Bishop Mark Seitz of the Catholic Diocese of El Paso added, “It is a fundamental need of any healthy society that we create conditions in which the family is healthy.  This requires that family unity is preserved, married couples and children are united and the family can be supported, not as some kind of underclass condemned to constantly needing handouts, but through the opportunity to use their God-given abilities to care for their own.

Texas State Rep. Rafael Anchia (D-Dallas), the son of immigrants, said, “Immigrants are the oxygen that flows through the blood of America, in each successive generation. The Biden administration has a unique opportunity now to enhance work authorization. It is a truism that in order for the United States to prosper, we need to increase legal immigration. In order to decrease illegal immigration, we must increase legal immigration.” Rep. Anchia stated that about 305,000 people in Dallas County could immediately be put to work if the Biden administration acts. He extolled a system of willing employers and willing workers, explaining that with a system that is safe and legal, we could solve this relatively quickly. “I urge the Biden administration to do everything in their power to put people to work, to help them live the American dream and to contribute to this place that we love,” added Anchia.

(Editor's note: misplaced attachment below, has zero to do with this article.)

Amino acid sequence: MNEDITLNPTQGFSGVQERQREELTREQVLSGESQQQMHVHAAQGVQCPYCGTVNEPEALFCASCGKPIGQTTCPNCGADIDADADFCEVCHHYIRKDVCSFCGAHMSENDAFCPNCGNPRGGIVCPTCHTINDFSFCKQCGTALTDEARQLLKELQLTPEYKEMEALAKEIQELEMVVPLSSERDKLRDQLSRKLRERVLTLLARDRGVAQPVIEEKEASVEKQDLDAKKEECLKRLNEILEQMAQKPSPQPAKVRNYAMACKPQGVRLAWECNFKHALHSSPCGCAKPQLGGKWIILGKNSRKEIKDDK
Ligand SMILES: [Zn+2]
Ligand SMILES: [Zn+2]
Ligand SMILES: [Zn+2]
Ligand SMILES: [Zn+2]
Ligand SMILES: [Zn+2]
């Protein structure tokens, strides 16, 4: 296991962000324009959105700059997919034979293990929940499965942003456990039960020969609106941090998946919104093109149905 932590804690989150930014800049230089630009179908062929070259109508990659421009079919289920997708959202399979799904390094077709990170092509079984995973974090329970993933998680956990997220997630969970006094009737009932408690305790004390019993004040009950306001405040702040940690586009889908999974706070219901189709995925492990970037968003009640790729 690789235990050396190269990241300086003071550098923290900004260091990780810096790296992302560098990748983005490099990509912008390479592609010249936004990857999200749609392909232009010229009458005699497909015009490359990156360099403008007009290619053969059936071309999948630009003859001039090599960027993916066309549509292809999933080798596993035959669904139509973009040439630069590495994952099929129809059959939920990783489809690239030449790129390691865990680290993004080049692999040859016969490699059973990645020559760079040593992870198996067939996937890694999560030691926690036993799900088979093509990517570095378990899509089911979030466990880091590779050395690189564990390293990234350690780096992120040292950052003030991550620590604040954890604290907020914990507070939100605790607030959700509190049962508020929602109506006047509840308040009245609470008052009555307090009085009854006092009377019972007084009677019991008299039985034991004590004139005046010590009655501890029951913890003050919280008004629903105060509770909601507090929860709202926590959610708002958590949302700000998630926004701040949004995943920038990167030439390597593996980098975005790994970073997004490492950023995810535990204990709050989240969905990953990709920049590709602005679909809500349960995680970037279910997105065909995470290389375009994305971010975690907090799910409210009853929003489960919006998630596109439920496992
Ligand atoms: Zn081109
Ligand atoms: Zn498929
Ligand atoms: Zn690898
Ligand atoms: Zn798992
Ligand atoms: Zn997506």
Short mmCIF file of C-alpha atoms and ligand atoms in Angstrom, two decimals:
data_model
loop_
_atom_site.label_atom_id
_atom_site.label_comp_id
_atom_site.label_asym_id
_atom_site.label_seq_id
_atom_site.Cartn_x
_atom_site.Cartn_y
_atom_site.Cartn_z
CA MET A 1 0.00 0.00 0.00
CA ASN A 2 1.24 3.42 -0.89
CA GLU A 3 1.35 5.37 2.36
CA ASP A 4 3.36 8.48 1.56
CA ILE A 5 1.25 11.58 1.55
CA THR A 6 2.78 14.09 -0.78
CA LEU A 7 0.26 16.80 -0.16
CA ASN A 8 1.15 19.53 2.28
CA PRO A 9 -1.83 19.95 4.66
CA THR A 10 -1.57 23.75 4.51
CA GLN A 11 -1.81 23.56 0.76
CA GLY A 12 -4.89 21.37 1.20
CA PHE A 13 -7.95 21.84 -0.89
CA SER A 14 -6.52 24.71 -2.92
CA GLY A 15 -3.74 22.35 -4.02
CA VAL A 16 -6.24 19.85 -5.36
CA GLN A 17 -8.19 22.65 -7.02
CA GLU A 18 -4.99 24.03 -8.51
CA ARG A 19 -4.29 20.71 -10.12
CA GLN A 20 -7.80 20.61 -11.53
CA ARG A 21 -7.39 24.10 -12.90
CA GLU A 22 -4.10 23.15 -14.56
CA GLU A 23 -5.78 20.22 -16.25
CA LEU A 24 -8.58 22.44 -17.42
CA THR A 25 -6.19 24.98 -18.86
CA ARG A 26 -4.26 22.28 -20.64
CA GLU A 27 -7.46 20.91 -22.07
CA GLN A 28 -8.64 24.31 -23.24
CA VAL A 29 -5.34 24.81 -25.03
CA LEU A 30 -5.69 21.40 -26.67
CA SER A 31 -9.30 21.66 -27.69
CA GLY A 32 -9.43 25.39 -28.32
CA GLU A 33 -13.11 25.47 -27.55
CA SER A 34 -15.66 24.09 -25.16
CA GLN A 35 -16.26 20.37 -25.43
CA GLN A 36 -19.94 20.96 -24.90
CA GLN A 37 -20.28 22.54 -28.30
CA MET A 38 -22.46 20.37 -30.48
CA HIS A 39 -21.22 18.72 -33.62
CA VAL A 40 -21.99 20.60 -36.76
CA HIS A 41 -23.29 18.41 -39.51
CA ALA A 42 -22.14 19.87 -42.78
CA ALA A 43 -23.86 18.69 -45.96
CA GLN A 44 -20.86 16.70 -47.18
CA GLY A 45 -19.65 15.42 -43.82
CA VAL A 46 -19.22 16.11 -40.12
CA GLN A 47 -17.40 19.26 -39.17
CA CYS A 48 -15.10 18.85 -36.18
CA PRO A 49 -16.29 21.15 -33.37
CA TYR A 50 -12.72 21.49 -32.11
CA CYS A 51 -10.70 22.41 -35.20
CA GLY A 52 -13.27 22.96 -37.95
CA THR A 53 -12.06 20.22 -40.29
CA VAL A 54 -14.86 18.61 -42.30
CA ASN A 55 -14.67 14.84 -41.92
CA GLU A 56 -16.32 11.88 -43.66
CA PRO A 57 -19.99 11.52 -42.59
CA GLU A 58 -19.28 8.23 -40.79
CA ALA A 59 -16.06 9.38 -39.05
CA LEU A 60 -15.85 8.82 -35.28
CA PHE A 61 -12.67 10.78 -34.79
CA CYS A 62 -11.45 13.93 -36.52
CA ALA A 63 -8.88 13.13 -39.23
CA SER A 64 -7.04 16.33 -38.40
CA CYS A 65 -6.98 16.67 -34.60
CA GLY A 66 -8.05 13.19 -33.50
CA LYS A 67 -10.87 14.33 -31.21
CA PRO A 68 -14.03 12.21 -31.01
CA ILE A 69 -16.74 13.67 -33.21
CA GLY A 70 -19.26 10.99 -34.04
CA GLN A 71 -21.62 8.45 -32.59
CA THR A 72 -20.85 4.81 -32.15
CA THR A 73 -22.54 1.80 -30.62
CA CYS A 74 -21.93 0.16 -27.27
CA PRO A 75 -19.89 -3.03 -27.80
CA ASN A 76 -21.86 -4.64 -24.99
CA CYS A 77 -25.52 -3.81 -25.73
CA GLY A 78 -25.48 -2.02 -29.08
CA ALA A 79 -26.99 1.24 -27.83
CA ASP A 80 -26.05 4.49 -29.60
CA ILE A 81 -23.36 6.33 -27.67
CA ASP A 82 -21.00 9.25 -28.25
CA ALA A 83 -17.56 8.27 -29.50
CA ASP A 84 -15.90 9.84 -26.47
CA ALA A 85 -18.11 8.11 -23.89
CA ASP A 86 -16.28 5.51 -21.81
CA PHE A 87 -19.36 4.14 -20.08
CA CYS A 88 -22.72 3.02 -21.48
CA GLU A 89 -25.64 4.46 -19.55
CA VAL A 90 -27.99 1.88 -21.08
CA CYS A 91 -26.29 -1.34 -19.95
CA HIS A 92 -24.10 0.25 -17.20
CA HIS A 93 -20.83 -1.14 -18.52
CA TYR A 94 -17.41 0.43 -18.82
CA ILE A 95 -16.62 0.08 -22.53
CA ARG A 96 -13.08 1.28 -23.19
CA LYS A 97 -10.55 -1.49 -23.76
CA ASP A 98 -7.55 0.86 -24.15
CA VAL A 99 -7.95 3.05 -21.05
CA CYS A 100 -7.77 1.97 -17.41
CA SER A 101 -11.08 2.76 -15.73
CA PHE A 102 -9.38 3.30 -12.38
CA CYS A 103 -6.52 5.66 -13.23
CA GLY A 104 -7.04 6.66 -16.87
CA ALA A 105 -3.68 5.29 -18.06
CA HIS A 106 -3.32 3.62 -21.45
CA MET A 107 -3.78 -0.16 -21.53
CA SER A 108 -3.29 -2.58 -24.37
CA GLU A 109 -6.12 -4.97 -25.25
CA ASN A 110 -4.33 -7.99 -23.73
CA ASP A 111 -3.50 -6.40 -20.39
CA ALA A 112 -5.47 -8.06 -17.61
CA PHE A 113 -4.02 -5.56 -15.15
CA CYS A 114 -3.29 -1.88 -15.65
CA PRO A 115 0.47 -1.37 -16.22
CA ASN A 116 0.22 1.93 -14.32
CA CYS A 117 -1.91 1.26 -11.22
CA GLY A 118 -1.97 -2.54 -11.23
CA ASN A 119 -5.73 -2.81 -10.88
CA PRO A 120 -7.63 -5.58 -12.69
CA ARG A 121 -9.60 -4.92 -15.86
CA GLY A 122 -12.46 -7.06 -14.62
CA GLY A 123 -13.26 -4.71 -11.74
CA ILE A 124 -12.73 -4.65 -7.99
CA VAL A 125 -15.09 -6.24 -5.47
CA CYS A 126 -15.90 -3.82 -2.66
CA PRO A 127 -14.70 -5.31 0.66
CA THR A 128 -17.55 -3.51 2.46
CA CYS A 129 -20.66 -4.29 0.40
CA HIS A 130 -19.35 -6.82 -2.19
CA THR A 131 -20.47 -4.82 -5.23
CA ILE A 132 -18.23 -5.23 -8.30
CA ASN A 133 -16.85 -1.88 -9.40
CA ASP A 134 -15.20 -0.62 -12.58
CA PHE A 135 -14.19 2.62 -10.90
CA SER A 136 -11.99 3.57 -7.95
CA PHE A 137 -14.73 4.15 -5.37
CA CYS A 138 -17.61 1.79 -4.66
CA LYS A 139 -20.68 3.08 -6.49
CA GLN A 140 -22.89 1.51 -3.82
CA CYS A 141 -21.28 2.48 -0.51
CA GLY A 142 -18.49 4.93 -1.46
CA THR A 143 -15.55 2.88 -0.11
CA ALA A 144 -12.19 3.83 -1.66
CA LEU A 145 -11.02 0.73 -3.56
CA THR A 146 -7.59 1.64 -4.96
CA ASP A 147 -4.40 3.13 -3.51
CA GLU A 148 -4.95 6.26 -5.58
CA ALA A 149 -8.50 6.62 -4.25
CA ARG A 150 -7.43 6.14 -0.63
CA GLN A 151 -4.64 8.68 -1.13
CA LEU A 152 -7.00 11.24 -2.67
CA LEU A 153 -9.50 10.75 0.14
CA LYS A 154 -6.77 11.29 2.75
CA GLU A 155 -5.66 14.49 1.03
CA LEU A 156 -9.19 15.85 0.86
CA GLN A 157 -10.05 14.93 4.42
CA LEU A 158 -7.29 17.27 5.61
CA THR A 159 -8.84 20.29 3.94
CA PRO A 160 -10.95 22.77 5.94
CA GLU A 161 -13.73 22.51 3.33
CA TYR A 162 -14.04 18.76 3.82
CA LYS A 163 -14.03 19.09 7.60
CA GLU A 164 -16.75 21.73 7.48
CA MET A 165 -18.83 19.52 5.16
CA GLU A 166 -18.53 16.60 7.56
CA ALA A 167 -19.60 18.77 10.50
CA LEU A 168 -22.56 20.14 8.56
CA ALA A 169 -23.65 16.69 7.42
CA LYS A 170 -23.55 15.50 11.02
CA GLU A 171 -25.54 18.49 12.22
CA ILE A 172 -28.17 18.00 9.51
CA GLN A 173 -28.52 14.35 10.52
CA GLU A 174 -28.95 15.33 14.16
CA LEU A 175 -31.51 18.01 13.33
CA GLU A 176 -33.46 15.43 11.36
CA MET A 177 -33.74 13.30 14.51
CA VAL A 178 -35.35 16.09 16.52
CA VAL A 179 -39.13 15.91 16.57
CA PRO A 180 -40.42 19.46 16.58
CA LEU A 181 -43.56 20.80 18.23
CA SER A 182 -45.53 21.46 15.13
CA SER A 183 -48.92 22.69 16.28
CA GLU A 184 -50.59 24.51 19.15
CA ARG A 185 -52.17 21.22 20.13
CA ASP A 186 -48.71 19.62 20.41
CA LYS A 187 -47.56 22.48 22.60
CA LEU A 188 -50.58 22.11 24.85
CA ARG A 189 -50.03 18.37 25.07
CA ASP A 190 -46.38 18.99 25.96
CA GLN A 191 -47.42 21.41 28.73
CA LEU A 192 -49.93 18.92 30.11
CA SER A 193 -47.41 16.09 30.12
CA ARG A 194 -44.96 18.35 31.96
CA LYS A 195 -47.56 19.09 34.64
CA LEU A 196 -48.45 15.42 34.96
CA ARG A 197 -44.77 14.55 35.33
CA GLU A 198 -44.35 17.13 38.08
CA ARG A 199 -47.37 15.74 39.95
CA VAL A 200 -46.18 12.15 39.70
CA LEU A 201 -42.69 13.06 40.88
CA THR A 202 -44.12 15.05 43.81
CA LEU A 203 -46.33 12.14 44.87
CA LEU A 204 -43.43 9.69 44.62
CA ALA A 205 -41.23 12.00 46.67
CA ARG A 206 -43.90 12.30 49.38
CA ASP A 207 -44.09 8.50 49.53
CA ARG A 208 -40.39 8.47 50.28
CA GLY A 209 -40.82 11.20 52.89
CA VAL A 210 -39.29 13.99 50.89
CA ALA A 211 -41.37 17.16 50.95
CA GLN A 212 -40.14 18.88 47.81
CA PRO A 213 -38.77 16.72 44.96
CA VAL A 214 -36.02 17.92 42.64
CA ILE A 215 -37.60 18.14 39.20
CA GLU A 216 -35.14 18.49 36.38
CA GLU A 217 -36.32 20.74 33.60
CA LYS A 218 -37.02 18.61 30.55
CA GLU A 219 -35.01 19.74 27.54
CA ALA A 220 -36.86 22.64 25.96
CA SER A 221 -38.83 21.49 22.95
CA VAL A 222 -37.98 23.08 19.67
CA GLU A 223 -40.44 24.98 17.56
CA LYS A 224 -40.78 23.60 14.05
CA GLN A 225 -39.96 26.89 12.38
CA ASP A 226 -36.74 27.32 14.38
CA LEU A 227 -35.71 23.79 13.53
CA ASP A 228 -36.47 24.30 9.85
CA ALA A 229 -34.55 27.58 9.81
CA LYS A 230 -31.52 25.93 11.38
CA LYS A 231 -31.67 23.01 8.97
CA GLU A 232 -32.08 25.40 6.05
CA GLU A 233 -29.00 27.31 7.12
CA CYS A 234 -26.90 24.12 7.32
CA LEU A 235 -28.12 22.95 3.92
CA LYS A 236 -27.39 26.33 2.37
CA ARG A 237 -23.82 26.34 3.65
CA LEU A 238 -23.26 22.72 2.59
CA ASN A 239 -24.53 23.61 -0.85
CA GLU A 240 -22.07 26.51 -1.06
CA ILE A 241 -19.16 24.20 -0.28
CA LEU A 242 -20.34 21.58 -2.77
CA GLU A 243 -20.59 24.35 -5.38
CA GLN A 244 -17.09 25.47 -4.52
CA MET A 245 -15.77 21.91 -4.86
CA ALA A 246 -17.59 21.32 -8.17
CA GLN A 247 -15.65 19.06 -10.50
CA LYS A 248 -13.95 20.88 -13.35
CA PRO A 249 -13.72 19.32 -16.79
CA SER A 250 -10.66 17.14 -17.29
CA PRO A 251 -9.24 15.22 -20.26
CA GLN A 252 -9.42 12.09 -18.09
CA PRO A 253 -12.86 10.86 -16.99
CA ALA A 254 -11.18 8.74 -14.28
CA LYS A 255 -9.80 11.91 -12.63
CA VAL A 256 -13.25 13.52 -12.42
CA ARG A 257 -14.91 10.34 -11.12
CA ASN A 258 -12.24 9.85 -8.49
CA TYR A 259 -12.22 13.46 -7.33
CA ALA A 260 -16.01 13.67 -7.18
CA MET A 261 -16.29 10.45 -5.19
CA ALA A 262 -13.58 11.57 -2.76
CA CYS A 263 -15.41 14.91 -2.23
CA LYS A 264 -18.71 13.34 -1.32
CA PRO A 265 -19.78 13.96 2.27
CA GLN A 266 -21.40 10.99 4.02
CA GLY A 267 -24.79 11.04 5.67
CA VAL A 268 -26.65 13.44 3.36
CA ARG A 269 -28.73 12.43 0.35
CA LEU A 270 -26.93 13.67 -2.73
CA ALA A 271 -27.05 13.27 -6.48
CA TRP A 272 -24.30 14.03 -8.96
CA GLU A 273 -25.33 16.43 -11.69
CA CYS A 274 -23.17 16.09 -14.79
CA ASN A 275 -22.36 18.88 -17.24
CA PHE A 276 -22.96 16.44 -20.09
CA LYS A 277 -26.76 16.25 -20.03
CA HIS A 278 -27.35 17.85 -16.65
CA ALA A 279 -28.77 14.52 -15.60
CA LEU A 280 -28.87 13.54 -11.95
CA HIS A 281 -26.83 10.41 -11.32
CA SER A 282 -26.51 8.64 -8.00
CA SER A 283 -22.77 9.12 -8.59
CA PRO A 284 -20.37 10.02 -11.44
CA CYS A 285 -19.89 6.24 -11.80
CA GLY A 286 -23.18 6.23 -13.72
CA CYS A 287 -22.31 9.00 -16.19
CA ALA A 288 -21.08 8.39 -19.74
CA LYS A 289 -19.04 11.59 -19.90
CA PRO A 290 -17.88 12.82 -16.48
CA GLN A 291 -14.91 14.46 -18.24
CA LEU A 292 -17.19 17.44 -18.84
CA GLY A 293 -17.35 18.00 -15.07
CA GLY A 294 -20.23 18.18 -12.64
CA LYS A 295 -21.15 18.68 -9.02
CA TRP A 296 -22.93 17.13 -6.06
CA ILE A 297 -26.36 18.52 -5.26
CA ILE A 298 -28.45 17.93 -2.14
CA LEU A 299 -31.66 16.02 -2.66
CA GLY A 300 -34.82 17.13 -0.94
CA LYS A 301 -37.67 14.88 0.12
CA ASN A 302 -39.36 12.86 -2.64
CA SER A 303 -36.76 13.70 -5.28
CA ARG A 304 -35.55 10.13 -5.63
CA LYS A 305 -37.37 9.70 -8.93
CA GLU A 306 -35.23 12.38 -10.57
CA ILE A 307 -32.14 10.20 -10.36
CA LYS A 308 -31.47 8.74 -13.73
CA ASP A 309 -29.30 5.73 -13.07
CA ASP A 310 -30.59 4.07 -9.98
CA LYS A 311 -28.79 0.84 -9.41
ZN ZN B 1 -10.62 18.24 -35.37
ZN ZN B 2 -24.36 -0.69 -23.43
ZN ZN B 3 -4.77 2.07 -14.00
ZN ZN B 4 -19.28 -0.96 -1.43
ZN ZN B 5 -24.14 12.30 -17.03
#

“It is economically important, politically smart and morally right for President Biden to expand work authorization opportunities for long-term undocumented Texans who are ready and willing to give back,” said Woody Hunt, Senior Chairman of Hunt Companies. “We don’t have enough workers to fill the jobs we have. If we want to keep this economic engine turning, the business community needs the President to act and for Congress to help us find more legal workers.’